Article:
July 12, 2016 — Dealership acquisition activity is showing a slight slowdown according to data compiled for TBR’s 2016 Mid-Year Dealership Buy-Sell Report. (Subscribers to The Banks Report can download Excel files with buy-sell activity going back to January 2013).
Through June of 2016, there were 108 different transactions accounting for 177 rooftops changing hands. In 2015, it was 125 transactions with 241 dealerships being acquired (that includes Berkshire Hathaway Automotive’s 81-store acquisition of the Van Tuyl Group in March 2015).
To download a list of 2016 dealership acquisitions, Click: 2016_Dealer_Buy_Sell_TBR_Jan_June).
Much of the slow down occurred in the second quarter as only 57 dealerships changed hands compared with the 120 that were acquired in the first quarter. The slowdown in the second quarter was similar in 2015 with 87 acquisitions in the first quarter compared with 154 in the first quarter.
The slowdown comes as no surprise as the public dealer groups have dialed back acquisition activity focusing instead returning capital to investors through dividends and share repurchases. Although AutoNation has continued buying stores — a Chrysler store in Colorado in June and the acquisition of four luxury dealerships last week in the Northeast (not included in June’s totals).
- Group 1 Automotive started the year acquiring the 12-dealership Spire Group in the U.K. The purchase of Spire gives Group 1 Automotive 29 dealerships in the U.K. which should generate approximately $1.8 billion in annual revenue. Spire’s 12 dealerships include four Audi stores, three BMW/MINI dealerships along with an after-sales center; two Seat stores; one each of Jaguar, Skoda and a Volkswagen commercial vehicle dealership.
- Lithia Motors’ subsidiary DCH Automotive acquired Group 1’s Ira Toyota Scion dealership in Milford, MA. DCH also picked up Riverside Subaru in Riverside, CA.
- AutoNation, as already mentioned, completed the acquisition of 12 dealerships of the Allen Samuels Group in Texas.
Highlights from the first half of the year include Holman Automotive’s acquisition of the 15-store Kuni Automotive Group, which closed last month. It was the biggest deal since Berkshire’s purchase of Van Tuyl in 2015. AutoNation also closed on the 12-dealership Allen Samuels Group in a deal announced last fall.
Chrysler-branded dealerships led all acquisitions with 27. Ford was second with 22 while Chevrolet came in third with 21. Luxury brands are still holding there own accounting for 33 different franchises being acquired through June of this year (Audi; BMW; Jaguar; Land Rover; Lexus; Porsche; Mercedes Benz).
Meanwhile, there are some dealers that still see some value in the Volkswagen brand as seven of them changed hands (although, we know that in two of those deals, the Volkswagen franchise was shut down following the purchase). The recent $15.3 billion settlement with regulatory agencies has yet to provide dealers with any real answers as to how the automaker will reimburse them. Furthermore, until a fix is announced, the uncertainty will remain.
See the acquisitions by brand below:
- Audi — 9
- BMW — 6
- Buick — 9
- Cadillac — 3
- Chevrolet — 21
- Chrysler — 27
- Dodge — 26
- Fiat — 3
- Ford — 22
- GMC — 7
- Honda — 6
- Hyundai — 9
- Infiniti — 2
- Jaguar — 3
- Jeep — 27
- Kia — 3
- Land Rover — 3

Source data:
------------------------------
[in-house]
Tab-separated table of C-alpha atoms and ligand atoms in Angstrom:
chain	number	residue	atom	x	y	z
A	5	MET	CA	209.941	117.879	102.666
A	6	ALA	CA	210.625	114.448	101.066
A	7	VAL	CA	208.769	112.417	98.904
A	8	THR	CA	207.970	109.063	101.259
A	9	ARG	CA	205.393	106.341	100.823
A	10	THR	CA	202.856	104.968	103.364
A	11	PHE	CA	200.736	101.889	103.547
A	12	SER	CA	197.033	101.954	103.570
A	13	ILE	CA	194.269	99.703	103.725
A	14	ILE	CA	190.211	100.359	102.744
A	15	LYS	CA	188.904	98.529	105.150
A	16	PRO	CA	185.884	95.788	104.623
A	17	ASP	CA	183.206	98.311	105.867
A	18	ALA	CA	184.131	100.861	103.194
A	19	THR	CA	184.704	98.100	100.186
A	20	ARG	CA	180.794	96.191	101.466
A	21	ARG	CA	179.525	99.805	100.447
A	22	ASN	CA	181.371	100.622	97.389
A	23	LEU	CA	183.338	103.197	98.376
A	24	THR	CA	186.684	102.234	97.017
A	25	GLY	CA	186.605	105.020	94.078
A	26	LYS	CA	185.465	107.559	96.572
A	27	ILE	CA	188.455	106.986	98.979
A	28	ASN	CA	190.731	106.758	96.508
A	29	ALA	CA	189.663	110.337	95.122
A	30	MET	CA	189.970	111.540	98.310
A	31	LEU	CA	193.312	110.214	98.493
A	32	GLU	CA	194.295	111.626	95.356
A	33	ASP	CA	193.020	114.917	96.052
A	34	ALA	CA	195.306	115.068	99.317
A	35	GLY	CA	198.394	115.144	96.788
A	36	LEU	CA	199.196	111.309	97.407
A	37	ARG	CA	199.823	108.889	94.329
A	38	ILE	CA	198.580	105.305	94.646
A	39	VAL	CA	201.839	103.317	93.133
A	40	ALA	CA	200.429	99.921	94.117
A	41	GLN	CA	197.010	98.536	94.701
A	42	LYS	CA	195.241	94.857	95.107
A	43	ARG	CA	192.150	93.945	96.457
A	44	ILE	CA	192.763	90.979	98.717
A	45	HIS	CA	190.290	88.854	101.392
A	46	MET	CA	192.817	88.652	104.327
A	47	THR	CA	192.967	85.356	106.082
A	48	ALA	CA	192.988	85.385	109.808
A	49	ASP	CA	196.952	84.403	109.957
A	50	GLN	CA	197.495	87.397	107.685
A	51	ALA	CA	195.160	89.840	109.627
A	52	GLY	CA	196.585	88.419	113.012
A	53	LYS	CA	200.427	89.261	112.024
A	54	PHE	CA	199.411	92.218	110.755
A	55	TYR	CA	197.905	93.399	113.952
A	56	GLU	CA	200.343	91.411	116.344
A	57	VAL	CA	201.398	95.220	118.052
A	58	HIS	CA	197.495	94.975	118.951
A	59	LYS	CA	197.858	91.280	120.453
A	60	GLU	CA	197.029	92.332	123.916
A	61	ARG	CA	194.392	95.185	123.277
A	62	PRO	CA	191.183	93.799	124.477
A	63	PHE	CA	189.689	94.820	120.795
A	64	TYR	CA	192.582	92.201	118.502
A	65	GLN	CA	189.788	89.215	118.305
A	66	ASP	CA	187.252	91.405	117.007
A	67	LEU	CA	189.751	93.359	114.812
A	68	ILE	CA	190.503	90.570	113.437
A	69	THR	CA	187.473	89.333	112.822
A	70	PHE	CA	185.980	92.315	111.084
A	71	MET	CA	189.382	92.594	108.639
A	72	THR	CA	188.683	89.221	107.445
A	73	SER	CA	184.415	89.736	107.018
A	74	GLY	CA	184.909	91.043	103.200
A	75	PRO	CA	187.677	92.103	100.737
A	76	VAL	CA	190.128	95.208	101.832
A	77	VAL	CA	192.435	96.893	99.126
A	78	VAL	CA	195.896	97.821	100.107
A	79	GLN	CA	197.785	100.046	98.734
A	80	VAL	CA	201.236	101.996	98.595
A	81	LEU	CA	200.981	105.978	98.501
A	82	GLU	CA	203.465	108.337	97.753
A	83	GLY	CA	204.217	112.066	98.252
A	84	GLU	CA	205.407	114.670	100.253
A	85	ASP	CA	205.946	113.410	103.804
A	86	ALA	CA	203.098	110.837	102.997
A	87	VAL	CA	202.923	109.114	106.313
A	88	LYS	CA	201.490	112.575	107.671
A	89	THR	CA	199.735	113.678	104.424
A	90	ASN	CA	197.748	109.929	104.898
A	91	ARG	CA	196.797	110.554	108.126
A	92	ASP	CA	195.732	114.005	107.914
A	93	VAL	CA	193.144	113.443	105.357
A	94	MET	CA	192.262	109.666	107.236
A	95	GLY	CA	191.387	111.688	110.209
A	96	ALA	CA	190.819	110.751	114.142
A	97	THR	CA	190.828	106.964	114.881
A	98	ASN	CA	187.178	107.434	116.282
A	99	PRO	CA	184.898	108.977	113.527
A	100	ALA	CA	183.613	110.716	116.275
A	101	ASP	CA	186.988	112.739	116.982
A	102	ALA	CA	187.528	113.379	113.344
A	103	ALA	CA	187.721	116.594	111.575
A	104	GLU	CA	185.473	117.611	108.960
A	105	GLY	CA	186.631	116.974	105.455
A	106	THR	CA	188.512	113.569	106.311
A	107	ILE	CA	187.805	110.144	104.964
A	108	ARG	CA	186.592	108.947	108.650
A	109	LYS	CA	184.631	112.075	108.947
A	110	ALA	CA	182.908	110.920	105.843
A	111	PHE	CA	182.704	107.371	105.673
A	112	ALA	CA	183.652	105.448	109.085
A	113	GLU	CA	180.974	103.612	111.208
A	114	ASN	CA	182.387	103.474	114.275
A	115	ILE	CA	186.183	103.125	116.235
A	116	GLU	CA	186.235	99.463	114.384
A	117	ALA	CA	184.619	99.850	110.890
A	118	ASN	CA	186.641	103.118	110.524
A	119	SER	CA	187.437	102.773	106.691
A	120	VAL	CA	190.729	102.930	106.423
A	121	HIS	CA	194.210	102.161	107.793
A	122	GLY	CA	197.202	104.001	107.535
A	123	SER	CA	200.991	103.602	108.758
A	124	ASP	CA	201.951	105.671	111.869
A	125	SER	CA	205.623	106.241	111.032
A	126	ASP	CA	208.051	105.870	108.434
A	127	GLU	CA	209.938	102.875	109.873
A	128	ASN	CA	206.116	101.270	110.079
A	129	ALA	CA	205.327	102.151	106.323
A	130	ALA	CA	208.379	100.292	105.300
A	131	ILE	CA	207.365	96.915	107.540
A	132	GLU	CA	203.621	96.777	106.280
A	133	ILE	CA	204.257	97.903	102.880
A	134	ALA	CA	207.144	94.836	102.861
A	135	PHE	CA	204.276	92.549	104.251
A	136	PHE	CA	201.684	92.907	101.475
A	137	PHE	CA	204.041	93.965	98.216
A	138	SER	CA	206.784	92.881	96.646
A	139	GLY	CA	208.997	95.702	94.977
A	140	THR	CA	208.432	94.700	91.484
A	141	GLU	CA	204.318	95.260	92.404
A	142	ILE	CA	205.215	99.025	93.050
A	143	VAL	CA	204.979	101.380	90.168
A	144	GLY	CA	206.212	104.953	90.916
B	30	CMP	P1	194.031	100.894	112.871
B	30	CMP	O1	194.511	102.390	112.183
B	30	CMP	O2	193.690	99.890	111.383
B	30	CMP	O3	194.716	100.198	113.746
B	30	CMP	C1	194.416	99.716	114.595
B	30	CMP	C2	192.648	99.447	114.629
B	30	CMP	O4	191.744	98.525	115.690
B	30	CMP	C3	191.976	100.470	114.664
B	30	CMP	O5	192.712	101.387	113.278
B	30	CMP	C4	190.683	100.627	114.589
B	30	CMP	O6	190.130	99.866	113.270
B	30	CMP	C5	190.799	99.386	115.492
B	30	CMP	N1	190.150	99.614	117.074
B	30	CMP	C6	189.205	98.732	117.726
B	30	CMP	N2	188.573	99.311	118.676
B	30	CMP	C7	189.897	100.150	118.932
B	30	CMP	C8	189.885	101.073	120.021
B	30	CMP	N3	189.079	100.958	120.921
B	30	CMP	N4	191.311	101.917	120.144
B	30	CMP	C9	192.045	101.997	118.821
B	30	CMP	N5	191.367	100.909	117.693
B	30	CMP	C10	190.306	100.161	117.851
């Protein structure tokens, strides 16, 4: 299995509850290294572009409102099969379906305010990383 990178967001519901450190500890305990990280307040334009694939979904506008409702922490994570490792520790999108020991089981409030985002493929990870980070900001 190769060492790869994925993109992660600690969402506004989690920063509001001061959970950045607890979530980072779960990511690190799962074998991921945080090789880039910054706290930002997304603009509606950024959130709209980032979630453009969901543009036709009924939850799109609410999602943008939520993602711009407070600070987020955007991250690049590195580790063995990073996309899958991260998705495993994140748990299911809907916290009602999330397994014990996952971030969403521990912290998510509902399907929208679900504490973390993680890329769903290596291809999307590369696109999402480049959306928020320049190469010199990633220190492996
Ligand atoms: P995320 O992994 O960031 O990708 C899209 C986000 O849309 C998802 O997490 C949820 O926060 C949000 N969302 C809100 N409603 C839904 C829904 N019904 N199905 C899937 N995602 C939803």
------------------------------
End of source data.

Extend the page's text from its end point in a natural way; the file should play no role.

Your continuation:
- Lexus — 6
- Lincoln — 5
- Maserati — 1
- Mazda — 4
- Mercedes Benz — 5
- MINI — 4
- Nissan — 14
- Porsche — 1
- Ram — 26
- Subaru — 3
- Toyota — 12
- Volkswagen — 7
We’re going to stay on the fence with our outlook for the second half. Whether the slowdown of the second quarter carries over into the second half of the year is a tough call. There are several conflicting factors.
On the downside, we have the uncertainty created by Brexit along with an automotive sales market that appears to be plateauing. And the shootings that continue to be front and center in our country do nothing to help consumer confidence.
Add to that, an automotive sales market that appears to be plateauing.
On the positive side, interest rates are holding firm and the country saw a strong jobs report from June.
Money continues to be cheap and that probably has driven much of the buy-sell market the last two years. As long as that dynamic remains, the market should be, at least, moderately brisk. The challenge is how to gauge the market — and the reality is, we may not know for several months if prices are actually trending downward.
Our perspective is that for the foreseeable future, prices and multiples will continue to be driven by individual store and local market dynamics, rather than national or global trends.
We, along with several brokers we’ve talked to, are seeing more potential sellers testing the market — in part because of the high prices that have been paid for dealerships over the last 18 months — and their sensing the peak may be nearing its end. That may not translate into actual transactions but it is keeping CPA firms and brokers busy doing valuations.
Meanwhile, several of the big buyers — along with some of the public dealer groups — over the last three years appear to have slowed down, possibly to digest their big spends. Although, there seems to be an ebb and flow to the deal flow. Except for the rare big deal — one or two a year — most of the transactions involve one to three stores.
The second half of the year could have one or two big surprises based on rumors we are hearing. And if prices do indeed start to come down, that likely will reheat buy-sell activity toward the end of the year.
For previous 2016 analysis of the dealership buy-sell market, Click Here.
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